The Pa Game Commission has provided us with over 1000 trees to plant. We are looking for groups that would like to help plant the tree's.
You can contact Tim Merritts for more details
We are working with the PA Game commission on a 16 acre habitat project that will involve a non-commercial timber harvest this winter. Non-commercial trees will be dropped or hing-cut and left lay. Before this is done, they have sprayed the area to kill all vegetation, except for hard woods. This will benefit Deer, Grouse, Turkey, song birds, etc.
We hope to finish this area by the Beagle club and move to another area next year, if funds are available.
Asian Longhorned Beetle (Anoplophora glabripennis) is more dangerous then the Gypsy Moth, the Hemlock Woolly Adelgid, and the Chestnut blight combined. If seen contact any Forestry Service, Department of Agriculture, or DCNR. For more info please visit: http://www.uvm.edu/albeetle/.
What is it?
The Asian longhorned beetle (ALB) is an exotic pest threatening a wide variety of hardwood trees in North America. Adults are large (0.75 - 1.50 inches long) with very long black and white banded antennae. The body is glossy black with irregular white spots. The beetle has been introduced into New York City, Chicago, New Jersey and most recently Worcester. Adults can be seen from late spring to fall depending on the climate. Learn more about it's biology, how to distinguish ALB from other native insects, and what trees it infests.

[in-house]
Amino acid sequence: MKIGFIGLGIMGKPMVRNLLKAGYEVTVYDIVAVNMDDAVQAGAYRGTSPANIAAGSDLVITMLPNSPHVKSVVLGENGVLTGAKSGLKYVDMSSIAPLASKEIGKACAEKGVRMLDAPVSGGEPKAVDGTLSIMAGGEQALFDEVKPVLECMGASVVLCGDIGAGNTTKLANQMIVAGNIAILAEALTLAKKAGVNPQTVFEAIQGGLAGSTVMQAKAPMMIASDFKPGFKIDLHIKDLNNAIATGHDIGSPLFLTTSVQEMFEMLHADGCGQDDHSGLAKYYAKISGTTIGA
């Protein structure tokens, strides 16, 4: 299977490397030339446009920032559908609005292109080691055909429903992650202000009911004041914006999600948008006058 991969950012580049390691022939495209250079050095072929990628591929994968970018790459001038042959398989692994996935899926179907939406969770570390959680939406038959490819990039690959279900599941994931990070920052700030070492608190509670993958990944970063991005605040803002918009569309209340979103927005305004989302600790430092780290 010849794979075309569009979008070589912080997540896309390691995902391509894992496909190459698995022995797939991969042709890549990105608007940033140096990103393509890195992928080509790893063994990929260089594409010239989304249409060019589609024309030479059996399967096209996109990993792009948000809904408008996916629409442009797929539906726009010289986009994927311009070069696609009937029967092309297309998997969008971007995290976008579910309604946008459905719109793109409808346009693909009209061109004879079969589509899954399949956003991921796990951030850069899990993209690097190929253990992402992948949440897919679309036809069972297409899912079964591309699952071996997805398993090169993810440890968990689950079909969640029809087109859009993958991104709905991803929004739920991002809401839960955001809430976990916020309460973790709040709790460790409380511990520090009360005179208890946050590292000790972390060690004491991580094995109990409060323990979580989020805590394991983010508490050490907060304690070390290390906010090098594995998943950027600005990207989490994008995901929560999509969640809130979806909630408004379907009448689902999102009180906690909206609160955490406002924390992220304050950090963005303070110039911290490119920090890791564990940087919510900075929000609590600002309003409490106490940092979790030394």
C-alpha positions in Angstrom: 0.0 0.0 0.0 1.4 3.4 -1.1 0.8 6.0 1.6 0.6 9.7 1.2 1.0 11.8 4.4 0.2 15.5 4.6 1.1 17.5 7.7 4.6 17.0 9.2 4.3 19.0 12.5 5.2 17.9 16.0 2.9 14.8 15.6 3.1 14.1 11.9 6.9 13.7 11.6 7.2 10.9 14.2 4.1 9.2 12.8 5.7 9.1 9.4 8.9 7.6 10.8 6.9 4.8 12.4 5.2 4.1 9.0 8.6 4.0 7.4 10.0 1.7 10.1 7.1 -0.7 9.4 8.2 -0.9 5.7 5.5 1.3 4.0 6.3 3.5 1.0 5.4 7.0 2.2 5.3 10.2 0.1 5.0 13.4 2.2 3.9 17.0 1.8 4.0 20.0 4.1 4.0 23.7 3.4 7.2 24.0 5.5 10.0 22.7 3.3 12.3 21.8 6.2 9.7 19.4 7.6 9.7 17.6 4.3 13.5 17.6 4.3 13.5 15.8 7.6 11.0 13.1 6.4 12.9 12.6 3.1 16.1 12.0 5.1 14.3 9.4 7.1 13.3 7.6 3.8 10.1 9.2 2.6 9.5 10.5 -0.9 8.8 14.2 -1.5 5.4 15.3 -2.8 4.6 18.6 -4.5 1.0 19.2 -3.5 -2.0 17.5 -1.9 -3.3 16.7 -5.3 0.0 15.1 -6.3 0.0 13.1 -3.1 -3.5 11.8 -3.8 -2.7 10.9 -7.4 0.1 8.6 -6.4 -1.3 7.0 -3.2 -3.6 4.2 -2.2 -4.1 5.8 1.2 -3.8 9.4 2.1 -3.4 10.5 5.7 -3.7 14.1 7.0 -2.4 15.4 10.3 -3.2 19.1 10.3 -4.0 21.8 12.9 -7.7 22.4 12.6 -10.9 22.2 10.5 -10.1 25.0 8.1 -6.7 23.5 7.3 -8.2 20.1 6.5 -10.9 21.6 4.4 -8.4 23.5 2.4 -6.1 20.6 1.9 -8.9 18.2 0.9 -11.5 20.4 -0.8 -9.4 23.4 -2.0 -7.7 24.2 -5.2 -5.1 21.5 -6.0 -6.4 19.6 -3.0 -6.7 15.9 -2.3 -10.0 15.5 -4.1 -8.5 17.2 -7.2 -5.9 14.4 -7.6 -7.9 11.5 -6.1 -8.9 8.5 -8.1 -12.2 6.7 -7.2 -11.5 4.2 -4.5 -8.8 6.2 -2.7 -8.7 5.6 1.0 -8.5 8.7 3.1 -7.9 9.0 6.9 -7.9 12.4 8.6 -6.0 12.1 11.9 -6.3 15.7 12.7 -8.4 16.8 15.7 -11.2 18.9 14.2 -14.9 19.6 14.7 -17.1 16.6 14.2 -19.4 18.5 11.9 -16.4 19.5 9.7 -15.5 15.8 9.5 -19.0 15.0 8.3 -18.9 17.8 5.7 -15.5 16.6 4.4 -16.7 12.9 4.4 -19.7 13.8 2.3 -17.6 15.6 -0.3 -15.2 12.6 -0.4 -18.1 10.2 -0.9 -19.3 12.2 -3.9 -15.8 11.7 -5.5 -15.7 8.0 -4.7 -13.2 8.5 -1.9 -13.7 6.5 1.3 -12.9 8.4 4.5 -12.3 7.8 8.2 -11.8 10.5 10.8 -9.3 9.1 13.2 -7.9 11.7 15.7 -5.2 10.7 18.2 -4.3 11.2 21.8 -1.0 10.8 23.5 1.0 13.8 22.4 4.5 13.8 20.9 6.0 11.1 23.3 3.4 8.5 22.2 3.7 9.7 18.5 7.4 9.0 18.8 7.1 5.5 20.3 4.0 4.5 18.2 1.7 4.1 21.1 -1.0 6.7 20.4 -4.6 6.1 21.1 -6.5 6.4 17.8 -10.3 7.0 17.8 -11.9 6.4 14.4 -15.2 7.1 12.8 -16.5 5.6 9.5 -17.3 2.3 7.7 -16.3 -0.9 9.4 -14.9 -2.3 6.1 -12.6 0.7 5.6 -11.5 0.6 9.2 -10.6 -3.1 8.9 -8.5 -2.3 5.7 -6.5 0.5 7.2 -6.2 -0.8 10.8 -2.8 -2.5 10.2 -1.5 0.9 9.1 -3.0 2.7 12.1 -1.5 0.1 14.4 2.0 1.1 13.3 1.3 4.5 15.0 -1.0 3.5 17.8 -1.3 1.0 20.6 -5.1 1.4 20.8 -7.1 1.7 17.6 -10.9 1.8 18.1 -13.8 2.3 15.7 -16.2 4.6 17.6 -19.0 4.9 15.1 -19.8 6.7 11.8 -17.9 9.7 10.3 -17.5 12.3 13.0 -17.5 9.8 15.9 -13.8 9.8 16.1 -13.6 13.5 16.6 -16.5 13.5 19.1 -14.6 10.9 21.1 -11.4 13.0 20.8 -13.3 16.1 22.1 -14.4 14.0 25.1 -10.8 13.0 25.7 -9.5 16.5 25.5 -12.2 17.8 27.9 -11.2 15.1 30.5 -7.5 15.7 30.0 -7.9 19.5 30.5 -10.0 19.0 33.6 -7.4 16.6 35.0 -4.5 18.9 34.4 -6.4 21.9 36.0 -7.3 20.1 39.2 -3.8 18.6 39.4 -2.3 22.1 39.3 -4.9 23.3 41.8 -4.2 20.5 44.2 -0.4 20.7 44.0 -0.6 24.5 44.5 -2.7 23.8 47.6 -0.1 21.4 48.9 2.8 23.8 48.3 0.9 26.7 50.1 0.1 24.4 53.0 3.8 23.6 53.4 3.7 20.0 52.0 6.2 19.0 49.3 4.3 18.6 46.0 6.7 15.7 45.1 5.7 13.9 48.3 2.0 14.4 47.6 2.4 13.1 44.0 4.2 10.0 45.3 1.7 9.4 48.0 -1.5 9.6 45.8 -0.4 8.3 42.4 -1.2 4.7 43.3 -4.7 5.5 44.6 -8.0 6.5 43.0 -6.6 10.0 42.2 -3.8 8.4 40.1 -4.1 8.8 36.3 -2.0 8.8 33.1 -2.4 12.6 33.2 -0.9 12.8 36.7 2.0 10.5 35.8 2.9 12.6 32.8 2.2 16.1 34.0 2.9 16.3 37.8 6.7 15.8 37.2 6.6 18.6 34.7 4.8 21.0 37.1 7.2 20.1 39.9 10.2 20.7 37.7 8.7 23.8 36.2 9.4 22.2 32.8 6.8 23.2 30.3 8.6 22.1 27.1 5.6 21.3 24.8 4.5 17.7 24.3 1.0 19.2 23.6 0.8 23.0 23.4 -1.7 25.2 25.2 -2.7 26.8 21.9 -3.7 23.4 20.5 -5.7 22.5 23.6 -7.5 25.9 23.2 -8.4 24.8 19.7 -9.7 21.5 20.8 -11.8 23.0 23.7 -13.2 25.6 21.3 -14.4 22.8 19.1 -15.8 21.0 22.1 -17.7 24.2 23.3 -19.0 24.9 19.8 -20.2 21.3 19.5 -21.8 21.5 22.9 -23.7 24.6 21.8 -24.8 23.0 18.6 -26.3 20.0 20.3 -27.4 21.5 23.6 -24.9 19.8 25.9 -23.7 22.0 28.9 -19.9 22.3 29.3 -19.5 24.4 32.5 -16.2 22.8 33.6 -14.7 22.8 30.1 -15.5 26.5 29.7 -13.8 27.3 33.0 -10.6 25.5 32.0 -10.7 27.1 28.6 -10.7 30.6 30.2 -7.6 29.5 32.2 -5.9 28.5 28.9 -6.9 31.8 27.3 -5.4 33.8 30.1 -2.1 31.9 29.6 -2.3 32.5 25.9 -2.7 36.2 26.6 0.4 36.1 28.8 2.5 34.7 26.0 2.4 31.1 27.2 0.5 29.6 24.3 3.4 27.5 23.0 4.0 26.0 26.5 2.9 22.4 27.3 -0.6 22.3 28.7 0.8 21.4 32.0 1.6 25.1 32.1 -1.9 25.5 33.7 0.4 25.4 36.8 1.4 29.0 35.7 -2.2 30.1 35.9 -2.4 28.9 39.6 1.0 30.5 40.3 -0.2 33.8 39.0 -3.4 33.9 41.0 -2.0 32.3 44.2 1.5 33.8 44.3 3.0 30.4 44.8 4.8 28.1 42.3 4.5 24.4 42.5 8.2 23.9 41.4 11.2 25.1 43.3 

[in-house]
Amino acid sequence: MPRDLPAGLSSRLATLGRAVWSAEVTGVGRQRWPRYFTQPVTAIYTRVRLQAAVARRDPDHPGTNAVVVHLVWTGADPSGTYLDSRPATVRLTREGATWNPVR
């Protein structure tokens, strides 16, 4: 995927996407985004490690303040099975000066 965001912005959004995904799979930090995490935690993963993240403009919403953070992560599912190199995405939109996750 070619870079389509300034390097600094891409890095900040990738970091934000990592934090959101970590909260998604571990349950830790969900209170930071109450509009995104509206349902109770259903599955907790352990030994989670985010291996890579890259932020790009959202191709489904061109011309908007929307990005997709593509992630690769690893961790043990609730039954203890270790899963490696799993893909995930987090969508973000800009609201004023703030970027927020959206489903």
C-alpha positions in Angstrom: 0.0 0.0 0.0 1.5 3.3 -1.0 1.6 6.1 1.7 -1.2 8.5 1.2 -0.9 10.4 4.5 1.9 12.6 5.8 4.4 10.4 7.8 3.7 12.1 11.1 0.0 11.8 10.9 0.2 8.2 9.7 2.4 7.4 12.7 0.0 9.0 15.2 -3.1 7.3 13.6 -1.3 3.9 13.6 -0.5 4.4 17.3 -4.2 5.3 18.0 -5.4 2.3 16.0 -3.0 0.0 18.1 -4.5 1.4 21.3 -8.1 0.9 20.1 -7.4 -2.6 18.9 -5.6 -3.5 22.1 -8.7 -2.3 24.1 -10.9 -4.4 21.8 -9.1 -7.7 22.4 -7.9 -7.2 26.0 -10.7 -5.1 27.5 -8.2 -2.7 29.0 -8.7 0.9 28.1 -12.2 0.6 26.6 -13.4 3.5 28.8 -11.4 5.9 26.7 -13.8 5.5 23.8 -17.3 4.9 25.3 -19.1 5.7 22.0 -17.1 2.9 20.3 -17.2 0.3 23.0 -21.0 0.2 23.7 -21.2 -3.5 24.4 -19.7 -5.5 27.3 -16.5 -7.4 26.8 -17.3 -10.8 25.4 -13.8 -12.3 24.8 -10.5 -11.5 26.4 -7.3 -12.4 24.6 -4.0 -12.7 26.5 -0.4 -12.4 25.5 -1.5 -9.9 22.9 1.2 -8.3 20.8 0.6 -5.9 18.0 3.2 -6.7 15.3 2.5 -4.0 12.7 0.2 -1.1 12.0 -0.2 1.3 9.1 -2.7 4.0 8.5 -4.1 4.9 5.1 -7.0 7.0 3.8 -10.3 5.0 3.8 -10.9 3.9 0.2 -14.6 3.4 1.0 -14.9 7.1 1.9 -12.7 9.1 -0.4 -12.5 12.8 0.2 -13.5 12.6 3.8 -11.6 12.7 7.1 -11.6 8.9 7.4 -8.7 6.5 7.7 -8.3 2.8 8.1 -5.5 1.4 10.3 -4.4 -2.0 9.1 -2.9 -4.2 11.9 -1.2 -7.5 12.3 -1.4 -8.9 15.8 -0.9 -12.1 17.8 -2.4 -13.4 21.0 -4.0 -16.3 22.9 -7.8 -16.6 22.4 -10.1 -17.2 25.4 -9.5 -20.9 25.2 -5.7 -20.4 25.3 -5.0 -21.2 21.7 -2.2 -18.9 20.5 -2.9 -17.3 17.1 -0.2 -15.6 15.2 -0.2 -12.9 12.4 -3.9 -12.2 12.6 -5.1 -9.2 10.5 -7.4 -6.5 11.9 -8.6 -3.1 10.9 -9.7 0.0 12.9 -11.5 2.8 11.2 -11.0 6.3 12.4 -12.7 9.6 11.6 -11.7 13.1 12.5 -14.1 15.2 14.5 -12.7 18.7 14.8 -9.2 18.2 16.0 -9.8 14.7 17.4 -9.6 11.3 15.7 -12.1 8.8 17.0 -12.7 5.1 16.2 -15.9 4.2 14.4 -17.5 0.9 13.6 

The select cut or the diameter cut is not good practice. They remove the best trees and leave the weak ones. Three years of using the select cut practice would lead to zero good trees.
A shelter wood harvest leaves the dominant trees while the smaller or undesirable trees are taken. The question is: what kind of trees do we want to grow? Rather than: what trees do we want to cut?
We are in the enrollment process.
There are relevant rules and regulations. For more details please visit: www.depweb.state.pa.us keyword “Erosion Control.” Basically, you need a site plan that will consider the soil types, streams, wetlands, permits, roads, and log landings. Site Management deals with drains, culverts, waterbars, buffer zones, etc. A plan is required if 25 acres or more is disturbed. A $75 dollar permit must be submitted to the state if 250 acres or more are disturbed. Any stream crossing it will take over two months to get a permit form the state.
Some QDMA key points were:
One deer will browse seven lbs. per day for seven months. That is approximately a ton of food per year for one deer. If there is not enough food, you won’t have healthy deer. Maintaining the proper deer density for your area can be a popular topic. Keeping a Doe to Buck ratio 1 to 1 is best for most management plans. In order to get a more aggressive rut, like in Texas, there is a higher Buck to Doe ratio.
It is important to let alone bucks that are between 2 ½ to 3 ½ years old, with an antler spread less then their ear tips. One should harvest only the mature Buck. A mature Buck is one in which their spread is wider than their ears and is between the ages of 4-6. Do not harvest any Button Bucks. Some clubs require members to carry binoculars to distinguish young does from button bucks. A squared off head is a give away. Also some clubs will impose a fine if a Button Buck is shot.